45 min

4. DISEASE Catastrophe

    • Society & Culture

In this episode Gill Kernick and Matthew Price look at why we weren't more prepared for the pandemic..  We knew it was coming. The World Health Organisation published its first pandemic plan in 1999. The UK had also planned for it. What on earth happened?  And what does that story tell us more broadly about why we fail to prevent catastrophe?  Gill and Matthew speak to two front-line workers, Chidera Ota and Louise Curtis to find out how they adapted to a fast moving emergency situation.  They also speak to David Alexander who is a professor of risk reduction at UCL, and Jill Rutter a senior research fellow at UK in a Changing Europe about the underlying systemic problems that meant the UK was never equipped to deal with a pandemic. And they explore something new. What is the role of  empathy in preventing catastrophe?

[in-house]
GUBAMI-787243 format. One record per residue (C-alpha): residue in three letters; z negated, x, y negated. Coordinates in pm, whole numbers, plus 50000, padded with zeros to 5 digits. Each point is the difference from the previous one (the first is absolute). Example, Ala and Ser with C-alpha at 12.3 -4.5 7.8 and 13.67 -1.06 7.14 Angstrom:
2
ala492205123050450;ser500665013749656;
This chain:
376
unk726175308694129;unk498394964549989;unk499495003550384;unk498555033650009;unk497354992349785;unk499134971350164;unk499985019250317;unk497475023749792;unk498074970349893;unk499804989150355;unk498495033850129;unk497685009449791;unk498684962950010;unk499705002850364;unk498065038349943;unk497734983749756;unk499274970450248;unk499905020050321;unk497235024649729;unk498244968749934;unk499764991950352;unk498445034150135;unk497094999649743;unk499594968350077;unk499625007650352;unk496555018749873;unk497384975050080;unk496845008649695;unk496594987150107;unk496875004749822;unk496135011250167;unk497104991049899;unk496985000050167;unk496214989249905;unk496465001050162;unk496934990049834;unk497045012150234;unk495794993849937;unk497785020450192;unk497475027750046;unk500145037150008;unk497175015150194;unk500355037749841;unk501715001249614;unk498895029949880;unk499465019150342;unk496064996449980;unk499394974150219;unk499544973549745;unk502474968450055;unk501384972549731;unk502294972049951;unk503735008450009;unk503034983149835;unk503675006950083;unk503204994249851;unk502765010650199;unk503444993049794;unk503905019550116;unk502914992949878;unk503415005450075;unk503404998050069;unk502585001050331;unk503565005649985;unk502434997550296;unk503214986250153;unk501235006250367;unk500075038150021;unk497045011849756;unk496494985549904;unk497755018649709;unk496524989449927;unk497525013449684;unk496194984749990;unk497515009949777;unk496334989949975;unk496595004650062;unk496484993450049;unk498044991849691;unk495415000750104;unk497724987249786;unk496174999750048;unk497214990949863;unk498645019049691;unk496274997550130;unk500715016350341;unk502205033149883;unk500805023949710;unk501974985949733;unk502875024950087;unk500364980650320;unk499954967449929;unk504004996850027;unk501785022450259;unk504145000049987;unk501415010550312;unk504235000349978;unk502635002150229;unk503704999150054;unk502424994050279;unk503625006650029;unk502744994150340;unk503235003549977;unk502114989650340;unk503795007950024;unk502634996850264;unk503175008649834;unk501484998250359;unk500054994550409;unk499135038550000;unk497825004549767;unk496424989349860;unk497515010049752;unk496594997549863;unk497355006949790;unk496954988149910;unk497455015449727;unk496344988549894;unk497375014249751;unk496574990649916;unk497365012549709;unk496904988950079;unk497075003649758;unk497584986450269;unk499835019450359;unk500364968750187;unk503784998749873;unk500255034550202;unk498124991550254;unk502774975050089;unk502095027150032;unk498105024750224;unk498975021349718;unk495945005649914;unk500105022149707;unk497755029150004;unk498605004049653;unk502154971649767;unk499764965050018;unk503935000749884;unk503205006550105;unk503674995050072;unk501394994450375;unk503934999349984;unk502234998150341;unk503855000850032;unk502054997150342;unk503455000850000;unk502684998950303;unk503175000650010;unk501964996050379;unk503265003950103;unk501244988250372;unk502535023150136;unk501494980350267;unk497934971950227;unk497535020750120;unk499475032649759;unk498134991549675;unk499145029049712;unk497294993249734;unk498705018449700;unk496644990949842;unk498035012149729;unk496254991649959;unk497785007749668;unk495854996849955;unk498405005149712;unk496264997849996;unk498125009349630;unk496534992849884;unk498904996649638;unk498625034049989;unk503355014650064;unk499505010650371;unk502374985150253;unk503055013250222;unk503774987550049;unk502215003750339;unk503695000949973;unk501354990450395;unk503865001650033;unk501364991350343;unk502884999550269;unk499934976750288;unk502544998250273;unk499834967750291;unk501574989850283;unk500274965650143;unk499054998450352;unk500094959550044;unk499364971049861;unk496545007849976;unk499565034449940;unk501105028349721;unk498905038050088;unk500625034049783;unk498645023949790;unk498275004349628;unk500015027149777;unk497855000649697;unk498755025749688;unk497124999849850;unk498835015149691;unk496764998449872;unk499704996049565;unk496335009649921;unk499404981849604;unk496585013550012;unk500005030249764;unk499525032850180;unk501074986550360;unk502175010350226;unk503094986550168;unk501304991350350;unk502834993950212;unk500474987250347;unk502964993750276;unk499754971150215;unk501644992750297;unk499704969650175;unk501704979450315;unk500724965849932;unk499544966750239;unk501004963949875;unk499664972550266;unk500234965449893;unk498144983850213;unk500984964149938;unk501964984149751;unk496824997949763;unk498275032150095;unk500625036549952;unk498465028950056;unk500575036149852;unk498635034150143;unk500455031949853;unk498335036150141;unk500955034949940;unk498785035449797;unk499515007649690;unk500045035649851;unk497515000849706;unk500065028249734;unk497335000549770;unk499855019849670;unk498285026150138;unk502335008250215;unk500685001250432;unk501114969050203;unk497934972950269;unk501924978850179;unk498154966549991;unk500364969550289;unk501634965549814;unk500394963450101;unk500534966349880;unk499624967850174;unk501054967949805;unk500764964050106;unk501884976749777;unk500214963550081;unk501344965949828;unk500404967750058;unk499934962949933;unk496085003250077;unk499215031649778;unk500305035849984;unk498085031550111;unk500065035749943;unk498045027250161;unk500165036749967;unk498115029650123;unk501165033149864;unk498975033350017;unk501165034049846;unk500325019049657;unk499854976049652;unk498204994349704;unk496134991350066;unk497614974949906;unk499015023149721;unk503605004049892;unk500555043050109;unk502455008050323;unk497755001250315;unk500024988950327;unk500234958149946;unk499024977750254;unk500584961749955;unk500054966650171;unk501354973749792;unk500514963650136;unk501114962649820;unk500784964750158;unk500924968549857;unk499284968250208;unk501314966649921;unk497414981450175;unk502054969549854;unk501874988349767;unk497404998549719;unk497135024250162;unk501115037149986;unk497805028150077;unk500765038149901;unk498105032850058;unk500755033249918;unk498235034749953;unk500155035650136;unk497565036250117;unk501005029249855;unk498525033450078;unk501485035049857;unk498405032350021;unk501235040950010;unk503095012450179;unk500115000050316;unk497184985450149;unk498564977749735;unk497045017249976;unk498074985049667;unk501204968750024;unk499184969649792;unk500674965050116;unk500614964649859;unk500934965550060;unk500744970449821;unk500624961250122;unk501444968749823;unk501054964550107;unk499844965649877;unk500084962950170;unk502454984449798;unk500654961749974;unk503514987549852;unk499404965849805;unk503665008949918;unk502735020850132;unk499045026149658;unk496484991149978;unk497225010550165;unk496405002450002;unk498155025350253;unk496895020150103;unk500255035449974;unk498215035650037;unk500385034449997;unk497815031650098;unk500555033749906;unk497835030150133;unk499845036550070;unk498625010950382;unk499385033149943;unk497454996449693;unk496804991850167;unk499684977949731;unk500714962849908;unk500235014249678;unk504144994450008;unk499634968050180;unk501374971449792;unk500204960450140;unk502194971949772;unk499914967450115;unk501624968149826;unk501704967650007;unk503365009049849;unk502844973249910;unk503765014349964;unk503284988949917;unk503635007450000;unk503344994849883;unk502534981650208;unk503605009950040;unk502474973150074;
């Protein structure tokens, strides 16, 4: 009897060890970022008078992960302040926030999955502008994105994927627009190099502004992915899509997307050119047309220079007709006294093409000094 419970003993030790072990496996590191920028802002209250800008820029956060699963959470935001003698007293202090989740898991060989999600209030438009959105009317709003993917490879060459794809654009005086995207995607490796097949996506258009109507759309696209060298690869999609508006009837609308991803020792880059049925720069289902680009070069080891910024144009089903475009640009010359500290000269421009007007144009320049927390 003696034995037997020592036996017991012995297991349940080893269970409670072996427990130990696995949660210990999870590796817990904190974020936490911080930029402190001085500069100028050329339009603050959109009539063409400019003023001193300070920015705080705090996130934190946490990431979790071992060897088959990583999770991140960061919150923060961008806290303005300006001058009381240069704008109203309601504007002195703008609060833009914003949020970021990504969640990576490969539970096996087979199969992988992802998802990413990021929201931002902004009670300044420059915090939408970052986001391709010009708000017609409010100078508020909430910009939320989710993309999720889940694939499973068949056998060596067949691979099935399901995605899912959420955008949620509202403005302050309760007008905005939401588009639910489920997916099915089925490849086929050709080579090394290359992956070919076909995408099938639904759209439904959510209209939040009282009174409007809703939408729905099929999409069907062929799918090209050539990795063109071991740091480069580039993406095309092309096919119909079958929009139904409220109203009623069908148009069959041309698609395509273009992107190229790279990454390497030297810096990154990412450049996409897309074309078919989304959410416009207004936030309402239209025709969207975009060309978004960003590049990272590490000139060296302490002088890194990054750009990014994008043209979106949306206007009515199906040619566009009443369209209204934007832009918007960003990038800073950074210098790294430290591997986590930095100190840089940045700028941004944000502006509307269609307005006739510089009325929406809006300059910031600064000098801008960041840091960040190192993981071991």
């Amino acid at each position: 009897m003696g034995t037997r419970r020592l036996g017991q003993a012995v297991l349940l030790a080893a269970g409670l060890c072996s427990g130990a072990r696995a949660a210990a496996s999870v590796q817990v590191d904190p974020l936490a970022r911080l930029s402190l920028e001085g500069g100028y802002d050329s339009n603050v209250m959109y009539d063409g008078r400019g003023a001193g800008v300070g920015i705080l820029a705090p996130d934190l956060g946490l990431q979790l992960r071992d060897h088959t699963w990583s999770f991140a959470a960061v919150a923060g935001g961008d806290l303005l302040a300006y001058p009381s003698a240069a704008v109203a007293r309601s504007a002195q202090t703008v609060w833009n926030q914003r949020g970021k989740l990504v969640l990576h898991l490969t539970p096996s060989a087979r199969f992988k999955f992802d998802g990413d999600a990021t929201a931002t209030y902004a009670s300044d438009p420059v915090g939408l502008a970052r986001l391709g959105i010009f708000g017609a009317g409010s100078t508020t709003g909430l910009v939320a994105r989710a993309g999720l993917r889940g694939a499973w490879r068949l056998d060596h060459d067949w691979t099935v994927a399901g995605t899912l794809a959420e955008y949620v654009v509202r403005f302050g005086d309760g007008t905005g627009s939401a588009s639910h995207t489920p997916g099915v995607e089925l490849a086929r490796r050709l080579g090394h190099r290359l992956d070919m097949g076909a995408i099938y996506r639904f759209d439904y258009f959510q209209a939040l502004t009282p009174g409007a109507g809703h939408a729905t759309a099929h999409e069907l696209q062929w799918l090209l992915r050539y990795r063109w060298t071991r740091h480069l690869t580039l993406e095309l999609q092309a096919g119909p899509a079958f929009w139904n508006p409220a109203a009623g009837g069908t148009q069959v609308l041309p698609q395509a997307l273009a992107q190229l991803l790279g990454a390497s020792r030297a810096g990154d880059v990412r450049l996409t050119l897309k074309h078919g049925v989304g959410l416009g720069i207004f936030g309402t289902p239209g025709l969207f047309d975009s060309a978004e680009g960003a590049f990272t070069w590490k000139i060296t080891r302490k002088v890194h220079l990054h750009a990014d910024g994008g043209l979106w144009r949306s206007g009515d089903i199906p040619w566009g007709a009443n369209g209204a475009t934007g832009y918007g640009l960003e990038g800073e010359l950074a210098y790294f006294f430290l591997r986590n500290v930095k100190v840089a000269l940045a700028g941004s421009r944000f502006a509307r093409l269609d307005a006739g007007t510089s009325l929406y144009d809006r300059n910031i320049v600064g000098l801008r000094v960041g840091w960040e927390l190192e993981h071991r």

Sponsored by JMJ Associates - A Mother Come Quickly Production.


See acast.com/privacy for privacy and opt-out information.

In this episode Gill Kernick and Matthew Price look at why we weren't more prepared for the pandemic..  We knew it was coming. The World Health Organisation published its first pandemic plan in 1999. The UK had also planned for it. What on earth happened?  And what does that story tell us more broadly about why we fail to prevent catastrophe?  Gill and Matthew speak to two front-line workers, Chidera Ota and Louise Curtis to find out how they adapted to a fast moving emergency situation.  They also speak to David Alexander who is a professor of risk reduction at UCL, and Jill Rutter a senior research fellow at UK in a Changing Europe about the underlying systemic problems that meant the UK was never equipped to deal with a pandemic. And they explore something new. What is the role of  empathy in preventing catastrophe? 
 
Sponsored by JMJ Associates - A Mother Come Quickly Production.


See acast.com/privacy for privacy and opt-out information.

45 min

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